|A Los Angeles Childhood - I Look At Clouds|
|Tuesday, 19 July 2011 09:08|
Each day my heart sister, Pat, and I talk about clouds. The southwest conjures up Georgia O'Keefe and her paintings. In 1987, the Chicago Art Institute did a retrospective after her death. I went there for two purposes. The first was to view the retrospective but equally as important was to try to find a sense, a remnant, perhaps one artifact of my birth mother by walking the streets of Evanston, and visiting where she grew up. Her name was Alice Welcher Simonoff. Pat and I made a pilgrimage to Northwestern University where Alice graduated in 1934 with a double major in political science and French. I have her sheepskin on my studio wall awarded to Alice Esther Welcher. I thought perhaps I could find matriculation records, awards, something of a sense of her.
"We'll need proof," they tell me. "What Kind?" "Something connecting the two of you." "What?" "Her death certificate, your birth certificate." Some vestige to show we belonged to each other.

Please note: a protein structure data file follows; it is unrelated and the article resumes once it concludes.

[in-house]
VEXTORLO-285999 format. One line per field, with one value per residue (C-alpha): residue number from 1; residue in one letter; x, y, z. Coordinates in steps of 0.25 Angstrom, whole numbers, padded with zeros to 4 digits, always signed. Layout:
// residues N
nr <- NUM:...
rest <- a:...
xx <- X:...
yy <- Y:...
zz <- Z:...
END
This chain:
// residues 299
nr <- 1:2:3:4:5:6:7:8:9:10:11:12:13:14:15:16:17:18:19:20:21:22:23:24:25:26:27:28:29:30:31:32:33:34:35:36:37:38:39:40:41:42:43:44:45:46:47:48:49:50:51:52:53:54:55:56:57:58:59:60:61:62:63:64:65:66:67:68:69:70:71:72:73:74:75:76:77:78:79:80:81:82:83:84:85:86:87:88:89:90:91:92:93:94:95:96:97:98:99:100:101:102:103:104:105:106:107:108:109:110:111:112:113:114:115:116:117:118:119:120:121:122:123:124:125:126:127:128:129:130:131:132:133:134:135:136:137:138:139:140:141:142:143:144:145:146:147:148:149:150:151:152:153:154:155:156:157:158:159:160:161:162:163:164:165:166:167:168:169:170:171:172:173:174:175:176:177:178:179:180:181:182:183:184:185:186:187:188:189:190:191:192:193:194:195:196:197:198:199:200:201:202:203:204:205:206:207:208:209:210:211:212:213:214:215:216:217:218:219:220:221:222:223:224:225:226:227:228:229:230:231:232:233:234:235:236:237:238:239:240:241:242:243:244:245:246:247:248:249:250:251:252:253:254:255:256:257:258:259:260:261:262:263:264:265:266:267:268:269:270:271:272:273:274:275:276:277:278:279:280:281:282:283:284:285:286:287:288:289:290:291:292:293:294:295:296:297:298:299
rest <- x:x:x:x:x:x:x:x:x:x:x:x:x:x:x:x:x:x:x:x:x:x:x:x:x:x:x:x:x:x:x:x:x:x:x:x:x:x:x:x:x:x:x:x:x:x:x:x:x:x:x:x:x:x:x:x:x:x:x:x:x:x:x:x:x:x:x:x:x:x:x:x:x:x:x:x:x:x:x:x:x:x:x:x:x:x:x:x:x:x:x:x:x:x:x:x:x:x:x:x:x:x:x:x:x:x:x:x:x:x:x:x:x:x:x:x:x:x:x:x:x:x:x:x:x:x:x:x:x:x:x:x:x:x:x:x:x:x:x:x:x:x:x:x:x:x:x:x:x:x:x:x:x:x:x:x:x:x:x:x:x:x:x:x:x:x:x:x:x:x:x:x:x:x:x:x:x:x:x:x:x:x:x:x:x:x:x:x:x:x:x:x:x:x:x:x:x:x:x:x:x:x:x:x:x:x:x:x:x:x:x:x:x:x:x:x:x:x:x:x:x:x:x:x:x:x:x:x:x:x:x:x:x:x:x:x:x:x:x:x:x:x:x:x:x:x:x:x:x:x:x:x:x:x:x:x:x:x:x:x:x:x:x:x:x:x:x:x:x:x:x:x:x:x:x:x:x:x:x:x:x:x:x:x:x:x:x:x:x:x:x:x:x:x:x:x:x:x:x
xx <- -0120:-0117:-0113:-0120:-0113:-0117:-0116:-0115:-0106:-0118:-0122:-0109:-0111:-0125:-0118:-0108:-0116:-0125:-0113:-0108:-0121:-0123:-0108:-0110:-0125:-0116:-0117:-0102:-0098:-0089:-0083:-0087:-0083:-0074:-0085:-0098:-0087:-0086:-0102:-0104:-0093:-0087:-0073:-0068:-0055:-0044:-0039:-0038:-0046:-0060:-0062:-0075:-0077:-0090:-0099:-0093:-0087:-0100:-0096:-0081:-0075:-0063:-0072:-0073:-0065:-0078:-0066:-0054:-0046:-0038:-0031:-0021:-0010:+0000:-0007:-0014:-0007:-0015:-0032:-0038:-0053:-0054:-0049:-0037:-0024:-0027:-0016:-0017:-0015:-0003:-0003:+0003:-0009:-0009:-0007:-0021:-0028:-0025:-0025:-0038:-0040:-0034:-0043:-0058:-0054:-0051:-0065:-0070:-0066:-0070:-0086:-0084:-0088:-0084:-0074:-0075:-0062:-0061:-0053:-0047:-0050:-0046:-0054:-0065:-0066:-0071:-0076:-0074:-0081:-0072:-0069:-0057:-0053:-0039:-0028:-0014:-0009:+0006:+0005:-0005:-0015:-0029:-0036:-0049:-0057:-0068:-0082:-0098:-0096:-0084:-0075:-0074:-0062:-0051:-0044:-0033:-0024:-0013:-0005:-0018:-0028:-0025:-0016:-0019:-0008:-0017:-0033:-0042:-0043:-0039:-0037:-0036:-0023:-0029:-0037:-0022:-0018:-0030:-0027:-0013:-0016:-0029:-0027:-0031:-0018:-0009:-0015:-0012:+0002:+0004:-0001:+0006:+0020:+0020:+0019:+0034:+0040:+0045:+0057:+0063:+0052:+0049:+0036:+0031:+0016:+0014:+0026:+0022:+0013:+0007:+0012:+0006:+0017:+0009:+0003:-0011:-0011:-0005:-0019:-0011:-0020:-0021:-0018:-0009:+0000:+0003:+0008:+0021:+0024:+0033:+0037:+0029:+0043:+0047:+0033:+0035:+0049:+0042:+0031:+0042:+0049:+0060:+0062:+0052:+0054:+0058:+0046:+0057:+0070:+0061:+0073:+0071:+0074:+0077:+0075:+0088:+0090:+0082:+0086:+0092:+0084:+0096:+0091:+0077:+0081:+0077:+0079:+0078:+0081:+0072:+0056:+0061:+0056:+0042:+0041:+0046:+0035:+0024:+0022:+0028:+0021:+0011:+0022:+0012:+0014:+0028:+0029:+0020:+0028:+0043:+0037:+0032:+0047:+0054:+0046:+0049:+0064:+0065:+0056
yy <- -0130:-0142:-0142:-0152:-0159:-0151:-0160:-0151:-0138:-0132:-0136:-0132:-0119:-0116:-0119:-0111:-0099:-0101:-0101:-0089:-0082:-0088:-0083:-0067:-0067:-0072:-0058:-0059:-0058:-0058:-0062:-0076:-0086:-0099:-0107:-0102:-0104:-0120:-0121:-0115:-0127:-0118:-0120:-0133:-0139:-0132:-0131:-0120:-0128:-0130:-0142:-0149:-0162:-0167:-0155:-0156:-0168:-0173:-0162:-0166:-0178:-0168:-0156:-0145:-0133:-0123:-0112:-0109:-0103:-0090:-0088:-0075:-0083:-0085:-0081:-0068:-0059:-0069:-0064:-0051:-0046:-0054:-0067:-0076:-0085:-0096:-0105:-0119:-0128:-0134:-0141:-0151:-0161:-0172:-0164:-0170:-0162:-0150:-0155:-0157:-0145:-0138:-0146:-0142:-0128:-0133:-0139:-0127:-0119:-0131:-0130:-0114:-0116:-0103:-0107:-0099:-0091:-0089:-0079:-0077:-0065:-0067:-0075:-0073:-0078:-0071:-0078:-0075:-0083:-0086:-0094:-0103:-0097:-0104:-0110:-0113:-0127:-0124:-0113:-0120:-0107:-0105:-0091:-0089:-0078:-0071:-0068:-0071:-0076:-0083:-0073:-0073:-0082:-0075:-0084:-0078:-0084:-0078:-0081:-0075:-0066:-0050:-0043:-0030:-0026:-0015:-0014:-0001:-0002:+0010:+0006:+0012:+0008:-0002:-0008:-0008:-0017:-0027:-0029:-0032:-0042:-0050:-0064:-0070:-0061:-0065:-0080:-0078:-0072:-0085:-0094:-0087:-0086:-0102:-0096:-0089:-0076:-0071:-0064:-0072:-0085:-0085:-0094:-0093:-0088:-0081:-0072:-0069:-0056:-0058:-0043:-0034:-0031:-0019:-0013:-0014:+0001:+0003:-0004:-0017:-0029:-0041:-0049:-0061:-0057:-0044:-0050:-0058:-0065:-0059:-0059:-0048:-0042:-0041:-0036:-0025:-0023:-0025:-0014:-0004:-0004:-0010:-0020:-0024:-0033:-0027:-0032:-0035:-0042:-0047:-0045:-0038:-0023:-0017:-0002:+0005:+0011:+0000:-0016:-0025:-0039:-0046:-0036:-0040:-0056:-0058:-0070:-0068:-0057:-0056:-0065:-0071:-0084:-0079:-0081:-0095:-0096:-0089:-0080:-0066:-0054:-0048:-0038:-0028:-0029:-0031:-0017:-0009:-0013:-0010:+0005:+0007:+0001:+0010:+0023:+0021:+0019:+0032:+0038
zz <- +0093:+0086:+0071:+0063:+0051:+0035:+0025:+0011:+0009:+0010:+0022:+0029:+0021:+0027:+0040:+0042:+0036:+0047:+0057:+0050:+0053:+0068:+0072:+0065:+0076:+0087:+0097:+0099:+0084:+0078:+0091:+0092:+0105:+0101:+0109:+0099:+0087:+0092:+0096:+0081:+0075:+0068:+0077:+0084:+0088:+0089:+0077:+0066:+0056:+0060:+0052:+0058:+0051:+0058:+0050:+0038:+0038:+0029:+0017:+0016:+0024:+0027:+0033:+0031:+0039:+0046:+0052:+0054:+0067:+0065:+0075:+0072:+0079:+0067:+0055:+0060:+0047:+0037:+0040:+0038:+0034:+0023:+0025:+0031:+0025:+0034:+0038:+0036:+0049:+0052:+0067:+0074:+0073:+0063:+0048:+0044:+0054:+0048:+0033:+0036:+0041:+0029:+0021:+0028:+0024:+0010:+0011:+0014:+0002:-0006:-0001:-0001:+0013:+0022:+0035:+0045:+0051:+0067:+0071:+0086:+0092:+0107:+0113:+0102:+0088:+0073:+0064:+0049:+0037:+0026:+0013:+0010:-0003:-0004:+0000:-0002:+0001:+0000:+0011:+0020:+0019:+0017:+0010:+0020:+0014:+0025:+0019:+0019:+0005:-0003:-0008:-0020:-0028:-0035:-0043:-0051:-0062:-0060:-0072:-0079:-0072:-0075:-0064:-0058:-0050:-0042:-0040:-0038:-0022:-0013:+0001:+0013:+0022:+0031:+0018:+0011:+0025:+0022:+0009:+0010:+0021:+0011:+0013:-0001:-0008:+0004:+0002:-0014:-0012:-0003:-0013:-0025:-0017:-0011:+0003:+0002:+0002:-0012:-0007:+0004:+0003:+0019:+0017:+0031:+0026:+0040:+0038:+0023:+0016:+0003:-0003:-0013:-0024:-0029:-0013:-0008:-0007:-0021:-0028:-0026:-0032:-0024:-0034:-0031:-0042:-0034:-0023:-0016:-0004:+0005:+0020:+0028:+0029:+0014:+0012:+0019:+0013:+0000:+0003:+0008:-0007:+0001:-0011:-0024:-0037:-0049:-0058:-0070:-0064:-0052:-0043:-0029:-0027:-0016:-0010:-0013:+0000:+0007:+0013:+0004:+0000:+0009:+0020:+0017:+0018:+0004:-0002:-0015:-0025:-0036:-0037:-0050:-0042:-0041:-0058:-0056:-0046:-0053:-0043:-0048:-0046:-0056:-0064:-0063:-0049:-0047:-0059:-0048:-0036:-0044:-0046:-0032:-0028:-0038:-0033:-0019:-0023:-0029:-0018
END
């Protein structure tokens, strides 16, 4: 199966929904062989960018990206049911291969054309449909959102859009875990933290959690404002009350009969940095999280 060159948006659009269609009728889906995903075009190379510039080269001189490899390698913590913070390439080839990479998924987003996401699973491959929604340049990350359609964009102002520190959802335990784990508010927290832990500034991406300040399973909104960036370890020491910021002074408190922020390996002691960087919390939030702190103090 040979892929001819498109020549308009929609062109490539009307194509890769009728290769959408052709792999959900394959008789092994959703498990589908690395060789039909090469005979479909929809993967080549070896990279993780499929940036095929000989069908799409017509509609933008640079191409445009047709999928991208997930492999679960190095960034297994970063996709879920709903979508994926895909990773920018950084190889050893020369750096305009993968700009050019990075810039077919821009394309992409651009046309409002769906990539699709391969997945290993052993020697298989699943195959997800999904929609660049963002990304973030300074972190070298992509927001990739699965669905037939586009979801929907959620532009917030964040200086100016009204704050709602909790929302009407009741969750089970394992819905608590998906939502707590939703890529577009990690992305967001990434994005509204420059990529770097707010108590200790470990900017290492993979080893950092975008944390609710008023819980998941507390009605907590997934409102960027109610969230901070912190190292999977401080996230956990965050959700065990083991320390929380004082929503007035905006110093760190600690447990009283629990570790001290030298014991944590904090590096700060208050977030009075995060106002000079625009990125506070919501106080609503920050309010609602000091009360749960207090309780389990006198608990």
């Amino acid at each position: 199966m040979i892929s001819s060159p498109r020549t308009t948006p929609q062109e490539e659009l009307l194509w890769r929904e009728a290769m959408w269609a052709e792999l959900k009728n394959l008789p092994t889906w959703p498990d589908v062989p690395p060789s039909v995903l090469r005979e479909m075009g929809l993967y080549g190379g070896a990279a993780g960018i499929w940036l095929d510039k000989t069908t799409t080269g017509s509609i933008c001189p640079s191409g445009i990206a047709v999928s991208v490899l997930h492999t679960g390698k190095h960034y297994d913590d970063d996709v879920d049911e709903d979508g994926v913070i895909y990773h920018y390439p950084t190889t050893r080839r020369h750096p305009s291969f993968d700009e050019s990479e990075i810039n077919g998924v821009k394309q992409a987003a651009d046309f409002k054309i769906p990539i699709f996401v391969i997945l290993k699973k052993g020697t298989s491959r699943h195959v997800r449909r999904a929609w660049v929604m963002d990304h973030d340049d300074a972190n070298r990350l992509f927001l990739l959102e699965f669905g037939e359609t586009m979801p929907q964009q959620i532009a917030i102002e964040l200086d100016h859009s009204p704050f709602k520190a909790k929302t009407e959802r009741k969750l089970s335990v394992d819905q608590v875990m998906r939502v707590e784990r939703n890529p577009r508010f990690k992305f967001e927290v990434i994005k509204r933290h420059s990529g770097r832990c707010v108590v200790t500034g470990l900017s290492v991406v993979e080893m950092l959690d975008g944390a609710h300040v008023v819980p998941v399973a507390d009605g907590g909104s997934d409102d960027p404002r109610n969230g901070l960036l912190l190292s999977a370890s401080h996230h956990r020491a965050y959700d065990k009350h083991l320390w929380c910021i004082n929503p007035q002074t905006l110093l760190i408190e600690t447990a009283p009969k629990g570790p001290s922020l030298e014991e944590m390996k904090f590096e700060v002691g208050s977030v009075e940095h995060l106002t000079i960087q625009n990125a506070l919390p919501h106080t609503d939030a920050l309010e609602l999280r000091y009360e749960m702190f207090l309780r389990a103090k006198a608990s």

I think of those Los Angeles skies and the puffy white clouds and pure blue skies, out in our backyard in Sherman Oaks, early, her walking me in my stroller, something of the nature of the air in 1942.
"Proof," they tell me.
I did find the proof they needed. My mother's death certificate and more importantly, my birth certificate that showed she birthed me. I received back a copy of a letter she signed when she joined a sorority promising not to force anyone to eat liver or do anything else to endanger their lives. There was my proof.
Come back to read about O'Keefe's clouds and the clouds of New Mexico today.
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